Why was it me that made all the appointments with the admissions offices, for example?
Was that helpful? Or hurtful?
Why are we even visiting colleges, when it’s become a world of privilege that I am not familiar with, that I did not come from.
Is it helpful, or hurtful, for my daughter?
I told my daughter today, if you’re not studying for the SAT yet, if you’re not looking at colleges yet, immersing yourself in this process, if I’m the one doing it, I think we can safely assume you’re not interested in going to college.
I have no intention of spending thousands of dollars so you can go to parties or hang out on the beach.
If that’s what this is about, you can take a gap year and work and think about why you might want to go to college.
I’m casting about, much like that poor bird against the side of the building this morning.
The trip feels freighted to me. Important. An opportunity to forge memories. Mother-daughter memories. That scares me. Her need, her love for me, scare me. Her fragility scares me. My responsibility in helping her become scares me.
It’s not about her and me, of course. The jumble of complicated feelings is about me and my mother, long unresolved feelings around our relationship, or lack thereof.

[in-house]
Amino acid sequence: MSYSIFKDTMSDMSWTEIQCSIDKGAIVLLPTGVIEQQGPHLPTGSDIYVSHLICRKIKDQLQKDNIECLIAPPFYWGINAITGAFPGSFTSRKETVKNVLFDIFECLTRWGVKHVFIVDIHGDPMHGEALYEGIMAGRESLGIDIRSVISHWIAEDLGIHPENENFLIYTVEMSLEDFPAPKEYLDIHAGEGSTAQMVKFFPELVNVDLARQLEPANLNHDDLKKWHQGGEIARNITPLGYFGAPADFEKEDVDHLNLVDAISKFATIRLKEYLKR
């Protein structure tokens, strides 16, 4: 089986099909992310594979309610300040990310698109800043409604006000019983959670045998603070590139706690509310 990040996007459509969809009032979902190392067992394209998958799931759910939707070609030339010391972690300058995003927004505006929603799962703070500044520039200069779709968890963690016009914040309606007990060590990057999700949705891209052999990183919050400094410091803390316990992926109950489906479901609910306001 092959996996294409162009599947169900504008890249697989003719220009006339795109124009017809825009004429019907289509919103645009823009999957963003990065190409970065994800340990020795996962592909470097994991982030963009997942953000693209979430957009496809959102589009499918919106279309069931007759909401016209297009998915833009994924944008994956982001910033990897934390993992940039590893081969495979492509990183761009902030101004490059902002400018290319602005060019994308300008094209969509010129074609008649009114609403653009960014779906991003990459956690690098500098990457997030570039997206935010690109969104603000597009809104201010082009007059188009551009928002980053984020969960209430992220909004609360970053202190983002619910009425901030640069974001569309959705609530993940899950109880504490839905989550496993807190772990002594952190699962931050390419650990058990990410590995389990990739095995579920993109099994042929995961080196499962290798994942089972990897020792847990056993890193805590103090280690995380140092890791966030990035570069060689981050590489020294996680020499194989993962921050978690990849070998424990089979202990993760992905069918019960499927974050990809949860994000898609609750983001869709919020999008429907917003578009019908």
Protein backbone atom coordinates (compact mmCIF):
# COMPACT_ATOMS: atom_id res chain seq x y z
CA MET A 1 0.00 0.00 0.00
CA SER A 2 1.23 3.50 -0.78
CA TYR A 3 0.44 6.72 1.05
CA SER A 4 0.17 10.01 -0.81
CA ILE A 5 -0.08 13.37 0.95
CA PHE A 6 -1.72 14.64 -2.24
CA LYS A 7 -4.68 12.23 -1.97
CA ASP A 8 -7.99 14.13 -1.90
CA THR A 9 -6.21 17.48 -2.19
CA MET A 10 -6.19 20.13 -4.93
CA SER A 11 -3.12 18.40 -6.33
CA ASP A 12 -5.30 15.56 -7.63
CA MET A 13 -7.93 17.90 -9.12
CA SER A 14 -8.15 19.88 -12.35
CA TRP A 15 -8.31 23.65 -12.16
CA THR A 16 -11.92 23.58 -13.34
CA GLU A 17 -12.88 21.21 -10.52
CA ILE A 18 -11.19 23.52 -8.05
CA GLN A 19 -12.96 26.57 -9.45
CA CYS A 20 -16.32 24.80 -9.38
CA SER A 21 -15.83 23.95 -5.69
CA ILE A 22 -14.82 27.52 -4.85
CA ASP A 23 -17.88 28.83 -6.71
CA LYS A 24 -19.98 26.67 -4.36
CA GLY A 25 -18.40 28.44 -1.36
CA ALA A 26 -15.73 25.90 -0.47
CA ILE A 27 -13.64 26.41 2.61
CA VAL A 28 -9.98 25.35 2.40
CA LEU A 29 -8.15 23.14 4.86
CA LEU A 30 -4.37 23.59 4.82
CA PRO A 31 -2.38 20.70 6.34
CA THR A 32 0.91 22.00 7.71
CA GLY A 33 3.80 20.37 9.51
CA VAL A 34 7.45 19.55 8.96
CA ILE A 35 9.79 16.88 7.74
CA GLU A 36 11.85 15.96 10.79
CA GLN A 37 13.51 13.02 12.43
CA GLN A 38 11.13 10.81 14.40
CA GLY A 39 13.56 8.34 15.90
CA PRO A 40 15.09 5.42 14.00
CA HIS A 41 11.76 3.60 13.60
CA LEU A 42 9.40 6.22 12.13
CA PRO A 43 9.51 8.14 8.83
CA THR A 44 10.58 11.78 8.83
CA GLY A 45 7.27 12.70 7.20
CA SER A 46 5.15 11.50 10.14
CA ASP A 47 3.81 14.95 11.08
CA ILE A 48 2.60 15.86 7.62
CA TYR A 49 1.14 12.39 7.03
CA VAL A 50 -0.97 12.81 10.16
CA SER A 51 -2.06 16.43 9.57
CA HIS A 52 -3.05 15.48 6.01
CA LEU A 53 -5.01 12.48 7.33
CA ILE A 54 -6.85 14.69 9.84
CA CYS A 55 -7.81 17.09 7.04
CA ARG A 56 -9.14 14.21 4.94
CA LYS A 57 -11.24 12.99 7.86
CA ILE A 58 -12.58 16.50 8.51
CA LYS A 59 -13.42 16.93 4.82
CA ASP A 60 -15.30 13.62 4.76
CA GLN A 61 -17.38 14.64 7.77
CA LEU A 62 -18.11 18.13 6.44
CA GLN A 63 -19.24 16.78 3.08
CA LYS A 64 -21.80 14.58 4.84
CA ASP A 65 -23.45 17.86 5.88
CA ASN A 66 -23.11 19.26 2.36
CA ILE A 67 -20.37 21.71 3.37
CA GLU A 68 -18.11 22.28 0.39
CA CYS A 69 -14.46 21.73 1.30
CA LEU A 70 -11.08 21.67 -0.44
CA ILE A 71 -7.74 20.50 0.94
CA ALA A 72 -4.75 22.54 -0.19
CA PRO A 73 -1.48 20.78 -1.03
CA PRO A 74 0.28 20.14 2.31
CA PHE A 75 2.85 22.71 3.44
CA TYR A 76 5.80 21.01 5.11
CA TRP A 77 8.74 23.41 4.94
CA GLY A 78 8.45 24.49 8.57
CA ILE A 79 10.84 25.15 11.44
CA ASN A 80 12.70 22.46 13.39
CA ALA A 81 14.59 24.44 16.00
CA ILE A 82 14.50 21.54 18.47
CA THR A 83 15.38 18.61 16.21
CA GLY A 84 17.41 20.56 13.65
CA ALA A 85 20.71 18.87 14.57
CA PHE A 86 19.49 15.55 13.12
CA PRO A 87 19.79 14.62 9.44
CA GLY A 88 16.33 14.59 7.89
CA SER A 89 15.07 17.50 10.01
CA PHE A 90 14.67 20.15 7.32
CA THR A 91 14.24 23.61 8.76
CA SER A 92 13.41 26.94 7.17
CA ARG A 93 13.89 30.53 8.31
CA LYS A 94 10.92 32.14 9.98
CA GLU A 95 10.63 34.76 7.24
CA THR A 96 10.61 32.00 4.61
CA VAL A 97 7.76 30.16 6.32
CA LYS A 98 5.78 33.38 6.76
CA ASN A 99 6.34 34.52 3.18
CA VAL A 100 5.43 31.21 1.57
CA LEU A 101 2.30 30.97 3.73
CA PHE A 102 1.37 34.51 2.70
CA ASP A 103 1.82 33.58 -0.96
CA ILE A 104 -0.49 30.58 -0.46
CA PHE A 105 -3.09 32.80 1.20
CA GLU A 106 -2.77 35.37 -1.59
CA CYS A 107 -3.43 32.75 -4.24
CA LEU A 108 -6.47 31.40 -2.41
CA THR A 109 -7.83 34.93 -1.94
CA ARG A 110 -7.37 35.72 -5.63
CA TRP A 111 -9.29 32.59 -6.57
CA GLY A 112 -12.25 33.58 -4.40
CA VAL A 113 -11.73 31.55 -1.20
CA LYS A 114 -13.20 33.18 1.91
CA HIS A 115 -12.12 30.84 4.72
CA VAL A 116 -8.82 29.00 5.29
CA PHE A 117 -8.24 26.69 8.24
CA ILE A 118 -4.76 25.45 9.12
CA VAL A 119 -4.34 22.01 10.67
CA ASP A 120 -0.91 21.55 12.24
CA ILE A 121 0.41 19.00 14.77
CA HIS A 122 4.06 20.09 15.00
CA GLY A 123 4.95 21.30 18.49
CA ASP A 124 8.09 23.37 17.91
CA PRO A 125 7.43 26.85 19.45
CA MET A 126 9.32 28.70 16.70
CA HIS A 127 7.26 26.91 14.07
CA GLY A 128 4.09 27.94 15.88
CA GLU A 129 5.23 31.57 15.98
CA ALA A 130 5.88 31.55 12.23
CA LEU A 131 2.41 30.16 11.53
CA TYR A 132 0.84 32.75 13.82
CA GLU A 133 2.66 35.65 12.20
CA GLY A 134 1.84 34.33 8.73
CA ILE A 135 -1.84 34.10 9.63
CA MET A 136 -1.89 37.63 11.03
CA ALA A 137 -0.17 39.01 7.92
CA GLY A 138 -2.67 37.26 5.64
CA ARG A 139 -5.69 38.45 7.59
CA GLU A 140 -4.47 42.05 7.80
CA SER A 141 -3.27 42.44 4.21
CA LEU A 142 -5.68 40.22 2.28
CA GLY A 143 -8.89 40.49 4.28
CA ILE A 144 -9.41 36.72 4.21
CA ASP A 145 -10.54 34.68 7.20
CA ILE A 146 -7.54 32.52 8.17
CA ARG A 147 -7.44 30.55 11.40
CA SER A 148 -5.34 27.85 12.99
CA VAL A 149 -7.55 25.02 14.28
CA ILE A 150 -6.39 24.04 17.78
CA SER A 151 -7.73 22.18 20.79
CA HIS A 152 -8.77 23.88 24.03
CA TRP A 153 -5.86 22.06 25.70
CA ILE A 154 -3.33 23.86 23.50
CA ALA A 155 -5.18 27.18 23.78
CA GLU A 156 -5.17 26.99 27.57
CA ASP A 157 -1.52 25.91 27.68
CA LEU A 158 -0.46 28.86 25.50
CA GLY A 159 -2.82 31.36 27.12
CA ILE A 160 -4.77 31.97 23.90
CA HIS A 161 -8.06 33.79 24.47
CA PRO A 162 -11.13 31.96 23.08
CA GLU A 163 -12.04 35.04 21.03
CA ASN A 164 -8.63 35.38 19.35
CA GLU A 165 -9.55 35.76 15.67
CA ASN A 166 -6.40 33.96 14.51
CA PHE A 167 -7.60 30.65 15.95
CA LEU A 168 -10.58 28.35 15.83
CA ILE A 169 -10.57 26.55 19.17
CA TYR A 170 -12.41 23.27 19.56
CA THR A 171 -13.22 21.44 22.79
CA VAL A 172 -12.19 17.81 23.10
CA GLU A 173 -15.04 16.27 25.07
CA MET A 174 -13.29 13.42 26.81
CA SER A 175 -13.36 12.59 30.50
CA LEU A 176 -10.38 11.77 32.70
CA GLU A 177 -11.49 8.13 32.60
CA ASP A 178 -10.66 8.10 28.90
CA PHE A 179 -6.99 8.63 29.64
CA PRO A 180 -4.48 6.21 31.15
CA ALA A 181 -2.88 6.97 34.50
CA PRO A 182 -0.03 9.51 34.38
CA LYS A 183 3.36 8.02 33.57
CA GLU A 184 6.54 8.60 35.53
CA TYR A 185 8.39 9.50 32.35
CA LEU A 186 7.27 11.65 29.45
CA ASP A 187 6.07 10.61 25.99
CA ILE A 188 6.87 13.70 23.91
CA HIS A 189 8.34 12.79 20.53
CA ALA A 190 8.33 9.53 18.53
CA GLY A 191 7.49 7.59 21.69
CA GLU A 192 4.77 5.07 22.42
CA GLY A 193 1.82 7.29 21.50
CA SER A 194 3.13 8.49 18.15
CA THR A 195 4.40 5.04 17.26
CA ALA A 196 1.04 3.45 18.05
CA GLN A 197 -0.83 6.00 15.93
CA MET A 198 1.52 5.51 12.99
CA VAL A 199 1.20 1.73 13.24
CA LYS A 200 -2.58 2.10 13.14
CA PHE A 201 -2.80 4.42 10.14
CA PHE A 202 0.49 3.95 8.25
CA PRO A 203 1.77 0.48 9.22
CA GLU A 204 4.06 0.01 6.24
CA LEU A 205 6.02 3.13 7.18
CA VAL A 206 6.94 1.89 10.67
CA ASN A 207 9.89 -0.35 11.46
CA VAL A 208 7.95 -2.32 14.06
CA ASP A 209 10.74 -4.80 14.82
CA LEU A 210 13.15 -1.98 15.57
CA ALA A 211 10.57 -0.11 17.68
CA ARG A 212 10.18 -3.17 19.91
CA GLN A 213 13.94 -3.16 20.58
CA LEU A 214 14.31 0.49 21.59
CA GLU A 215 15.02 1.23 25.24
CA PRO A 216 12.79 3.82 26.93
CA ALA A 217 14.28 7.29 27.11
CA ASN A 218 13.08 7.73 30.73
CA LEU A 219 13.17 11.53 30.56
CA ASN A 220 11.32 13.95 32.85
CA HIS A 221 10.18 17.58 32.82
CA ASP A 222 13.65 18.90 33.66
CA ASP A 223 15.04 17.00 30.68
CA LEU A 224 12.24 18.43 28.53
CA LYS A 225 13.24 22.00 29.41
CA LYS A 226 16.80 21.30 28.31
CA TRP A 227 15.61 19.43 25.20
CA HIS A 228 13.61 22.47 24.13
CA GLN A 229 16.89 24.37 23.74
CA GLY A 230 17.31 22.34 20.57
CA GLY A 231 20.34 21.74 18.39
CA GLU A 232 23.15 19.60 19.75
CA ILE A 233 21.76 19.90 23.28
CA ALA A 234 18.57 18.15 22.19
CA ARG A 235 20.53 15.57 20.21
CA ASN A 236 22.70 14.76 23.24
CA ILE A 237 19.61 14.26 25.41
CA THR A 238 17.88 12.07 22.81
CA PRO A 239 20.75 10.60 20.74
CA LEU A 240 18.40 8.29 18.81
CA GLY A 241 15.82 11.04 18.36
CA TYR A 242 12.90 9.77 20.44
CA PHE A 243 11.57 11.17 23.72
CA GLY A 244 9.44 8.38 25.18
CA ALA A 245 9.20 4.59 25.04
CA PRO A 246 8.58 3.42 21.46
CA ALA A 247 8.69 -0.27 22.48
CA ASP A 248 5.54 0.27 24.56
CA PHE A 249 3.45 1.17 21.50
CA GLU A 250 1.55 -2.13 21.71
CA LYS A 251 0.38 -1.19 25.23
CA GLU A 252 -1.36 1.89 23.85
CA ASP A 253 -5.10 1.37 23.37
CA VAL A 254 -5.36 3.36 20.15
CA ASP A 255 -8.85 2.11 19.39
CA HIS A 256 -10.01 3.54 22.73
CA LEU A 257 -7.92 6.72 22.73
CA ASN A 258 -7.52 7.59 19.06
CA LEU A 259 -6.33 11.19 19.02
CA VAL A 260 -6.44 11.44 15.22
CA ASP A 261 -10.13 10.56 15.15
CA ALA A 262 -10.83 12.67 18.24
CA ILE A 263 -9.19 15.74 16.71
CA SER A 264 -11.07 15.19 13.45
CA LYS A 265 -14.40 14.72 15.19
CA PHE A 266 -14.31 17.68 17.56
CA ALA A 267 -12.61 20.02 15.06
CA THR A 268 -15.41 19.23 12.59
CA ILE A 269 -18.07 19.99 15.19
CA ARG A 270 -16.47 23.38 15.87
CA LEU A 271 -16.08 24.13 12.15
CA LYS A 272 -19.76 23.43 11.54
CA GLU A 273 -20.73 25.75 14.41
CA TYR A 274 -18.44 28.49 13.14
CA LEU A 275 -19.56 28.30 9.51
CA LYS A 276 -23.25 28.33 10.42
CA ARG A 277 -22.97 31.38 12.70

It’s so important to me, this time together, that I wreck it.
Just as my mother did every Christmas, every birthday. Every occasion that arose where she could and should have showed her love, she crumpled under the pressure. I understand it.
Every holiday without fail, she’d drink herself silly, way past the point of no return.
She ruined every holiday, every outing, every special event. The last one I remember was attending “Camelot,” a musical that meant a great deal to her. She spoke of it for years. She bought tickets for my birthday and got so drunk at dinner that she passed out in the theatre immediately and was impossible to rouse — a scenario I knew all too well.
The last time I took my daughter to L.A., for her 16th birthday, I was so restless I couldn’t sit on the beach. Everything we did, I questioned. I was unhappy, dissatisfied. It wasn’t good enough, it wasn’t the right thing, we were in the wrong place. I was doing it wrong.
I was doing it wrong.
There it is, in all it’s glory.
This ugly, destructive, self-defeating belief that I’ve done it all wrong. That I’ve always done it all wrong.
I didn’t thank my mother for the beautiful green coat she gave me when I was 20. I didn’t wear it. Instead I continued to wear a ratty, torn, red coat. Why? The green coat was too pretty. It embarrassed me. Her love embarrassed me. I was too angry. I could not accept it.
My job next week will be to get me and my daughter where we need to go with a modicum of drama, to let my daughter lead the way, to accept and delight in her decisions, to think and speak carefully. To forgive myself, and thus free myself to love her, unconditionally, the way I truly do at my core, but rarely reveal.